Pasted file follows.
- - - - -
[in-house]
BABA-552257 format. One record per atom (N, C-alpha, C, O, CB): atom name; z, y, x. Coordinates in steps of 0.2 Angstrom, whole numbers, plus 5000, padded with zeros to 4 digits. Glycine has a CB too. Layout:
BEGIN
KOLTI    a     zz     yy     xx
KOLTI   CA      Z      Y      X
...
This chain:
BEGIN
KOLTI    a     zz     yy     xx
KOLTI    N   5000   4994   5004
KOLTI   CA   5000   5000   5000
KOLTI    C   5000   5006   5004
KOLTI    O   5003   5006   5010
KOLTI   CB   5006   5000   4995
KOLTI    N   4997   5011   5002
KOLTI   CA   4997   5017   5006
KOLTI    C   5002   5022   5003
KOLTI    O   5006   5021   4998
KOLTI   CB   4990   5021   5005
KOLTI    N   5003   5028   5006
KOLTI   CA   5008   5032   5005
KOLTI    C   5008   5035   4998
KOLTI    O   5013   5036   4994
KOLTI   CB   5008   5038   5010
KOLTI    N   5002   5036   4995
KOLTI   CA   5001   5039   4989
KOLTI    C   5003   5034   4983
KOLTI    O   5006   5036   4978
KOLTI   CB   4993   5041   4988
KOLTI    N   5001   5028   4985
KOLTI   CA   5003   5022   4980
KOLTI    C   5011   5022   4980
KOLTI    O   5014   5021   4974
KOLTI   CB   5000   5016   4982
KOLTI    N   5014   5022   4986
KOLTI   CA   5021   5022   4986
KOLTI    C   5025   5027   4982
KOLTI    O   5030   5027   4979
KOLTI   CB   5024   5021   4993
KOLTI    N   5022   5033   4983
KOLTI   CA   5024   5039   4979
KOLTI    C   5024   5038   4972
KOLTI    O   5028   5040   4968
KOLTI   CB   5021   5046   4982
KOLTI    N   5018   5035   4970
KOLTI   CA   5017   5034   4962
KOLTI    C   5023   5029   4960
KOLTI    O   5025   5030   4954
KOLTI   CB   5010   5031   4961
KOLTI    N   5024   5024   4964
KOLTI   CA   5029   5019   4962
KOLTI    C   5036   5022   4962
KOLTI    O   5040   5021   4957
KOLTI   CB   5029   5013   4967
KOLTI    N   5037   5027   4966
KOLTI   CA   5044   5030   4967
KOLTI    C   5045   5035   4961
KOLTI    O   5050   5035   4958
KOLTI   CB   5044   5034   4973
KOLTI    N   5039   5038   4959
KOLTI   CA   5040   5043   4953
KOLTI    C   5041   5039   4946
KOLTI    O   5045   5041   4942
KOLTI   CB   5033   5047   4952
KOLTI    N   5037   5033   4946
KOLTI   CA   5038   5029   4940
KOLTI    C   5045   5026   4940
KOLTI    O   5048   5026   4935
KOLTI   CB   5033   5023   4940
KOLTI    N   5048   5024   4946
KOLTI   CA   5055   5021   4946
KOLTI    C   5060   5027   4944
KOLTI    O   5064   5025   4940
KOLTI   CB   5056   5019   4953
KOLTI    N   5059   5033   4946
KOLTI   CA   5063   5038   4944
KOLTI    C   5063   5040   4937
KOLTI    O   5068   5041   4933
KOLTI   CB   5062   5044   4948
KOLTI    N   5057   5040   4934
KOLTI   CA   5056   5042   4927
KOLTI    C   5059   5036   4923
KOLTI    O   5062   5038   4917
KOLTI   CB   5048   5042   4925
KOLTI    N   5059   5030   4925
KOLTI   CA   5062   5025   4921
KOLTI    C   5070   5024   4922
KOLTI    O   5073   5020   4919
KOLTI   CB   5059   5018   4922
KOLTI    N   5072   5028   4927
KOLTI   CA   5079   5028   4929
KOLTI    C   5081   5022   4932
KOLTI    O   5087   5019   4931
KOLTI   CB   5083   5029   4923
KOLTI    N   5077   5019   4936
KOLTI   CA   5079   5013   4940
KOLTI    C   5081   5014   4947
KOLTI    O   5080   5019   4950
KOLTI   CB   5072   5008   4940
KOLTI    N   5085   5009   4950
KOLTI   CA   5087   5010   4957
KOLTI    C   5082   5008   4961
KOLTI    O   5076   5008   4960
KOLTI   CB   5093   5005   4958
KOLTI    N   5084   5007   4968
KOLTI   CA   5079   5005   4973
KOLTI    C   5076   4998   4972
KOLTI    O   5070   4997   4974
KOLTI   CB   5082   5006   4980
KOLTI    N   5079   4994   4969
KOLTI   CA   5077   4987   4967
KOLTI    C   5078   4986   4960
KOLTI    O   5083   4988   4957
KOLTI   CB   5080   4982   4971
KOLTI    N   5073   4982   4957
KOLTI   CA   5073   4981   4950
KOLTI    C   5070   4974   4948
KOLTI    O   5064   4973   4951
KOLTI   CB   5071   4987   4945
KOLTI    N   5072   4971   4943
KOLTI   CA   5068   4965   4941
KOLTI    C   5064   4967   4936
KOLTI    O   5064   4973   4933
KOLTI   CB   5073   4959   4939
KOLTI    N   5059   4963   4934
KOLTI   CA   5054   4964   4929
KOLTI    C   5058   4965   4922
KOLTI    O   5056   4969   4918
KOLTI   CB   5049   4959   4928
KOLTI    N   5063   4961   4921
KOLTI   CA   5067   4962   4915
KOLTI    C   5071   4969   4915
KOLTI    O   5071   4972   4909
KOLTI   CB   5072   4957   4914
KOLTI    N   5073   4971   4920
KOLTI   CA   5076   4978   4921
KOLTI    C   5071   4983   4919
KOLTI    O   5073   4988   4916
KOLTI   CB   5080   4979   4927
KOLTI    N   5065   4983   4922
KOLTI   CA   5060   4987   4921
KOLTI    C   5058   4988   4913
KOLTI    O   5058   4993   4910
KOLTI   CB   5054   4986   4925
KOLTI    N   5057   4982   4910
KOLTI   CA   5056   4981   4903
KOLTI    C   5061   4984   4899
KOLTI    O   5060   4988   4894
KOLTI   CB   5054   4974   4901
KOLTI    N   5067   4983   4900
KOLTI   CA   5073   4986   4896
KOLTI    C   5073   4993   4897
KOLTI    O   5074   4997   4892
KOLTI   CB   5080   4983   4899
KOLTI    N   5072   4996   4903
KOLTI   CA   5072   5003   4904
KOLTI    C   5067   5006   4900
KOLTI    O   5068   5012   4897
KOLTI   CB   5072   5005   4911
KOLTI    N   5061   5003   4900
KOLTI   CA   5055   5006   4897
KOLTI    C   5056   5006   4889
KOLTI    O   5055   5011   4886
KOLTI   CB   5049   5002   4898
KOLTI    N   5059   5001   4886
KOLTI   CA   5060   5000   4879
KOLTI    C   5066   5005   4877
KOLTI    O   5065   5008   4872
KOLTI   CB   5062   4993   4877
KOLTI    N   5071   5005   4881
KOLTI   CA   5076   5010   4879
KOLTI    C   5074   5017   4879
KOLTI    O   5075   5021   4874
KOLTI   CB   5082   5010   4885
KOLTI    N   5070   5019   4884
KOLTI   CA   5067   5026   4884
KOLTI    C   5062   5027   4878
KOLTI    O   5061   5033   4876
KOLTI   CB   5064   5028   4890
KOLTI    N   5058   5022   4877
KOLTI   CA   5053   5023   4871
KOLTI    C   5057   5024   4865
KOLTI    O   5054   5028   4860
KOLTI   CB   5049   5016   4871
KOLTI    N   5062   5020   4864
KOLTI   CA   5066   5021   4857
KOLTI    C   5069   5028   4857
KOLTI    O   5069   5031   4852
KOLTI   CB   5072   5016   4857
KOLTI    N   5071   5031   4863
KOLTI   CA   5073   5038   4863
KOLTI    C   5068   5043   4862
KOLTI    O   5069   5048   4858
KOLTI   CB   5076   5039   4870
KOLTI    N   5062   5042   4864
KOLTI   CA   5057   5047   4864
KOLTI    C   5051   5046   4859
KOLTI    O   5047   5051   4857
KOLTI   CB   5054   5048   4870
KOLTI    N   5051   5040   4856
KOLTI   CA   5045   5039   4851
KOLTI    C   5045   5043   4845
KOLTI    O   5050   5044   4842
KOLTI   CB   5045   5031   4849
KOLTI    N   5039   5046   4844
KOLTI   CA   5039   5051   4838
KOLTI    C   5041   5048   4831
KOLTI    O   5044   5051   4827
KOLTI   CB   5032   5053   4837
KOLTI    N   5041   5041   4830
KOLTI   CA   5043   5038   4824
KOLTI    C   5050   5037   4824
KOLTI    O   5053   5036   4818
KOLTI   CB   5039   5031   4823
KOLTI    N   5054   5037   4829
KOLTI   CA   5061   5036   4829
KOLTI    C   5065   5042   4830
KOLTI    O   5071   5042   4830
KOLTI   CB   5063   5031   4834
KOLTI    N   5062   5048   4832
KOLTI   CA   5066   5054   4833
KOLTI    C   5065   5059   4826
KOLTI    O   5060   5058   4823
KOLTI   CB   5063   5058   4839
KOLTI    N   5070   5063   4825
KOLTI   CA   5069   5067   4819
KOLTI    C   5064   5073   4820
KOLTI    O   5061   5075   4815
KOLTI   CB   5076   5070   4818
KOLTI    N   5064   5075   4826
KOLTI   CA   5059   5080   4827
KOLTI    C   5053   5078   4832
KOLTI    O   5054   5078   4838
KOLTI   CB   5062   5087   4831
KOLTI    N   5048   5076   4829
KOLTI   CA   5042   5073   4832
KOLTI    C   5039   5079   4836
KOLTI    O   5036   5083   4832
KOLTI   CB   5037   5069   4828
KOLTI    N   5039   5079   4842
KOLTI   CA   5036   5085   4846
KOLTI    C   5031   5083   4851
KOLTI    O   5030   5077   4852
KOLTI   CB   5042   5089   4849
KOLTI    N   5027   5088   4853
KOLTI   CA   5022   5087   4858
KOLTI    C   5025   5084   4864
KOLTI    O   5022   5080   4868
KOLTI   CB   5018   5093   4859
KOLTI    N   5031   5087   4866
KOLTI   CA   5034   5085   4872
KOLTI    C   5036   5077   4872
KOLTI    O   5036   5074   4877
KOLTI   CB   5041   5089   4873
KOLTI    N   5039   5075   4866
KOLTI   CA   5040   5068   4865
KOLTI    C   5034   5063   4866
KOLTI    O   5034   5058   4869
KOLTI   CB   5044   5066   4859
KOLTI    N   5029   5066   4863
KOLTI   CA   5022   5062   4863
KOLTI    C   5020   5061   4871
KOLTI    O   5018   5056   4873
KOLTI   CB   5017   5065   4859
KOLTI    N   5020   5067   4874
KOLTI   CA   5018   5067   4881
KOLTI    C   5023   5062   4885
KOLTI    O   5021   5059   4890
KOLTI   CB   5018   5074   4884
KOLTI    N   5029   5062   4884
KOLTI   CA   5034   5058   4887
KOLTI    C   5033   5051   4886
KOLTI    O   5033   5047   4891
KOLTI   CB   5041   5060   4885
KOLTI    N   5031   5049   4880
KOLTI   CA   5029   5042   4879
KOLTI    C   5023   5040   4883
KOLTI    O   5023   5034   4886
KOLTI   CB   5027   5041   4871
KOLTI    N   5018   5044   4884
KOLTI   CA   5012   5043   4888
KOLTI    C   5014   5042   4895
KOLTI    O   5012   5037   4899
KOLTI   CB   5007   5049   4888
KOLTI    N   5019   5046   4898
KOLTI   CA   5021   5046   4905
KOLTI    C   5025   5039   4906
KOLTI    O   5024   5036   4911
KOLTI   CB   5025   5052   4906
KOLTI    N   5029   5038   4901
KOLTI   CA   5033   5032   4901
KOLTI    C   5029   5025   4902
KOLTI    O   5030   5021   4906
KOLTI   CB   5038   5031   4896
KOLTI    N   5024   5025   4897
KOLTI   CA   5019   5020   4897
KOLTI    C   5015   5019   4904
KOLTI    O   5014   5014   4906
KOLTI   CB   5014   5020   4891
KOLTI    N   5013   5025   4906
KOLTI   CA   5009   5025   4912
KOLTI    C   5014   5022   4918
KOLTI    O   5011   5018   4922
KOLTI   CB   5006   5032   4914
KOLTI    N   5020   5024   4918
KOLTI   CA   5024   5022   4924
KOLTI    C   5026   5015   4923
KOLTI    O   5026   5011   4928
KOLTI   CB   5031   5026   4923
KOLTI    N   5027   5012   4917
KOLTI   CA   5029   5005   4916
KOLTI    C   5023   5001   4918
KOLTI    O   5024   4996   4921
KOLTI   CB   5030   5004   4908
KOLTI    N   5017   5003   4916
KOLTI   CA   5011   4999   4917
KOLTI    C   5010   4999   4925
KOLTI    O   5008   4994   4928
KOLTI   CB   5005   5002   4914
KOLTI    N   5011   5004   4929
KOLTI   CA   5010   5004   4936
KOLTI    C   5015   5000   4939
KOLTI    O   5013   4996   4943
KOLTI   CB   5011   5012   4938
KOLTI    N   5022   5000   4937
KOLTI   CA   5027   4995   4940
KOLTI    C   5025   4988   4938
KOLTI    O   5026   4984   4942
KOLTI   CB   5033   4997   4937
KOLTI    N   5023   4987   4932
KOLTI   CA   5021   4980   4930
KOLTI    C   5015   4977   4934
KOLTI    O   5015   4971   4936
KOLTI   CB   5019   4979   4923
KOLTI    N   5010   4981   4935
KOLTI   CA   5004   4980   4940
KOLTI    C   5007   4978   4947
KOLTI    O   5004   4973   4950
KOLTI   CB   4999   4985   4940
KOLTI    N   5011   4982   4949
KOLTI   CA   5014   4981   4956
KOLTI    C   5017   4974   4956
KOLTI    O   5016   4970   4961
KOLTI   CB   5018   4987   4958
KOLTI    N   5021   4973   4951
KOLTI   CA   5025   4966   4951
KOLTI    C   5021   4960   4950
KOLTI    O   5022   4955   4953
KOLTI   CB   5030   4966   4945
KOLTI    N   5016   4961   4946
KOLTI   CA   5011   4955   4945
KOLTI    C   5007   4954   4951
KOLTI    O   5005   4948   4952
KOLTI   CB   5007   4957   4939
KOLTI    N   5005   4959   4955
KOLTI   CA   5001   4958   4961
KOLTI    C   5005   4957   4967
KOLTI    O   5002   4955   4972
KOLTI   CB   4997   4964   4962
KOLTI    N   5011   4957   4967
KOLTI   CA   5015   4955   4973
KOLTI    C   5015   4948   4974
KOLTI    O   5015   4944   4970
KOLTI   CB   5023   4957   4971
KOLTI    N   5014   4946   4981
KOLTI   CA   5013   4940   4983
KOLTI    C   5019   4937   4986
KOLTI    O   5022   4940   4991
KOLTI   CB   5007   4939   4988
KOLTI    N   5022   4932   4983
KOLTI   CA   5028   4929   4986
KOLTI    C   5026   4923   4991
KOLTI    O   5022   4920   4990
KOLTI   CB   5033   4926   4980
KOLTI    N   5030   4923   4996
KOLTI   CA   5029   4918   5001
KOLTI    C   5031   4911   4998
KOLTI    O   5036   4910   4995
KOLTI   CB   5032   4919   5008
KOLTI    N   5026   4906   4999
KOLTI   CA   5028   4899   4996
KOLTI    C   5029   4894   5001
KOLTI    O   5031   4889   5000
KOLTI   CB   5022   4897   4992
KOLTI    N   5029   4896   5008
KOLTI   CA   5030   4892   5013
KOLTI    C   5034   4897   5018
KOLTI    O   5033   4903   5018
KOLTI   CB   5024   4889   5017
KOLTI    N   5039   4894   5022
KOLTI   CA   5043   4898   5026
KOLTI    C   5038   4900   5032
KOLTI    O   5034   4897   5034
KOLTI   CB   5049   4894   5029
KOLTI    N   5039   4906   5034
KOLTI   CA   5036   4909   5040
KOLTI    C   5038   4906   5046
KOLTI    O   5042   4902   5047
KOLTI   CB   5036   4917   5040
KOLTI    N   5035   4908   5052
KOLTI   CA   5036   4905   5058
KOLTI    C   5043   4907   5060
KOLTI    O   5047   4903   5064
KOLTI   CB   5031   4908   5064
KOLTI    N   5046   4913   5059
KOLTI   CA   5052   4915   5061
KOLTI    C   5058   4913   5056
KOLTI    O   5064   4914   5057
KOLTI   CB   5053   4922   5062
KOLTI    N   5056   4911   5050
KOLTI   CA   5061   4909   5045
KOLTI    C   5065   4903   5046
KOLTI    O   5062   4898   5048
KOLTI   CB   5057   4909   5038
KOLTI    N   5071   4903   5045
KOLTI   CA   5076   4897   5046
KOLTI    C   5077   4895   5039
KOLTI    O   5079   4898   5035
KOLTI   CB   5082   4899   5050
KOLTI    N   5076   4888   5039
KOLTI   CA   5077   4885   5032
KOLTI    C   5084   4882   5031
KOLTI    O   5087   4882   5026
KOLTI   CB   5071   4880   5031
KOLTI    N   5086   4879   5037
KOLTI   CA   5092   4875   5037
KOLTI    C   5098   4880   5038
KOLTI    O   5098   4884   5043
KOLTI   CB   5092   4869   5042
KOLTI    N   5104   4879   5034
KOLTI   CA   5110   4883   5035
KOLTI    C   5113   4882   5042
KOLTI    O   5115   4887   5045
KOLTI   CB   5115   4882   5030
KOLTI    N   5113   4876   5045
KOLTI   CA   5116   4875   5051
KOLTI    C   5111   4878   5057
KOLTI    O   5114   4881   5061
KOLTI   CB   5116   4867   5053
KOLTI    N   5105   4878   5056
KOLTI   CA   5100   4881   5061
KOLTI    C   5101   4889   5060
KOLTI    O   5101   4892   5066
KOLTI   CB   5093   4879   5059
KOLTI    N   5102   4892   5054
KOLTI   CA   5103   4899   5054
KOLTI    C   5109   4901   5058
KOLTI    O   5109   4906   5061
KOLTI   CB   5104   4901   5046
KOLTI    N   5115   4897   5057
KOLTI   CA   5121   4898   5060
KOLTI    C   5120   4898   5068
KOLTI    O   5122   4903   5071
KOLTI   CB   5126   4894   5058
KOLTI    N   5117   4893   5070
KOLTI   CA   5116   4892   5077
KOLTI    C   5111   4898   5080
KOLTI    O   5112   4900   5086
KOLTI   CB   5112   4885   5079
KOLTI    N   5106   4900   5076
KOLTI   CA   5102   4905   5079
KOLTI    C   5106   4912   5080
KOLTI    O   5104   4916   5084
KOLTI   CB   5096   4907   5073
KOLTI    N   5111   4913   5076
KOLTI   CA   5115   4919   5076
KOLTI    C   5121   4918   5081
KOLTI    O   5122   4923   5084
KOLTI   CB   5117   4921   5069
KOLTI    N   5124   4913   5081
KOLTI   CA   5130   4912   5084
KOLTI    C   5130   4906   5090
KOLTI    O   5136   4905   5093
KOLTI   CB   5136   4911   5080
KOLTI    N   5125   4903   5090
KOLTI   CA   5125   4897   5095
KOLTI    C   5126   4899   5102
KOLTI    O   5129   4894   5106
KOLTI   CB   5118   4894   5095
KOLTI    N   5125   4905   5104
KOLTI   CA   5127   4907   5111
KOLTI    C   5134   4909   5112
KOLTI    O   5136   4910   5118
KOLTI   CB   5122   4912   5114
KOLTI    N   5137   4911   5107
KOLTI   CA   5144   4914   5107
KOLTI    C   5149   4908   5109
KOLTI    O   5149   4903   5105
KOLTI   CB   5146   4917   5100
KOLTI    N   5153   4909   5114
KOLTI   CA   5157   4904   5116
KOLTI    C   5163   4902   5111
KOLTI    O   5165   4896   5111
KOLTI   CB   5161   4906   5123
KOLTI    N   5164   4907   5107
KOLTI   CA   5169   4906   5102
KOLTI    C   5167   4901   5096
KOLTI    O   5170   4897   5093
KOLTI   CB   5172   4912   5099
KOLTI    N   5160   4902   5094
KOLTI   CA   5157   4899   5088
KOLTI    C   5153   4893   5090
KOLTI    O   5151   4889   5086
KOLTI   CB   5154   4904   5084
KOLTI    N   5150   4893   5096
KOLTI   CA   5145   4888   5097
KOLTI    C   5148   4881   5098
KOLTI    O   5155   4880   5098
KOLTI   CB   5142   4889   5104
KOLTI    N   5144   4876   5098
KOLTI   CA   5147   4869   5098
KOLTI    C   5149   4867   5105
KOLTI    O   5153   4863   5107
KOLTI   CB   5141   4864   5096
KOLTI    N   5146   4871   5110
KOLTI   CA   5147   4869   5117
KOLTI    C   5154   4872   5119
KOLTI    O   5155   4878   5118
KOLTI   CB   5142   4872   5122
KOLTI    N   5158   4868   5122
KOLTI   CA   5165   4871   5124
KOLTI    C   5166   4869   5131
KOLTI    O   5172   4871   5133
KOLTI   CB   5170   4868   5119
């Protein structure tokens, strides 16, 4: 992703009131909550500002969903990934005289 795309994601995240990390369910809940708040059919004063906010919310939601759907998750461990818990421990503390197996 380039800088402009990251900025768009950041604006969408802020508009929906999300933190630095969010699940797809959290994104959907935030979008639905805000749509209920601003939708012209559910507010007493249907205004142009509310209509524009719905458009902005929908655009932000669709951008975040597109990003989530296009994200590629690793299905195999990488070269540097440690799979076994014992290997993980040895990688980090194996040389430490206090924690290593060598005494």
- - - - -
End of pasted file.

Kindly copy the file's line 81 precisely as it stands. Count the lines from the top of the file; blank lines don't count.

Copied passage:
KOLTI   CA   5056   5042   4927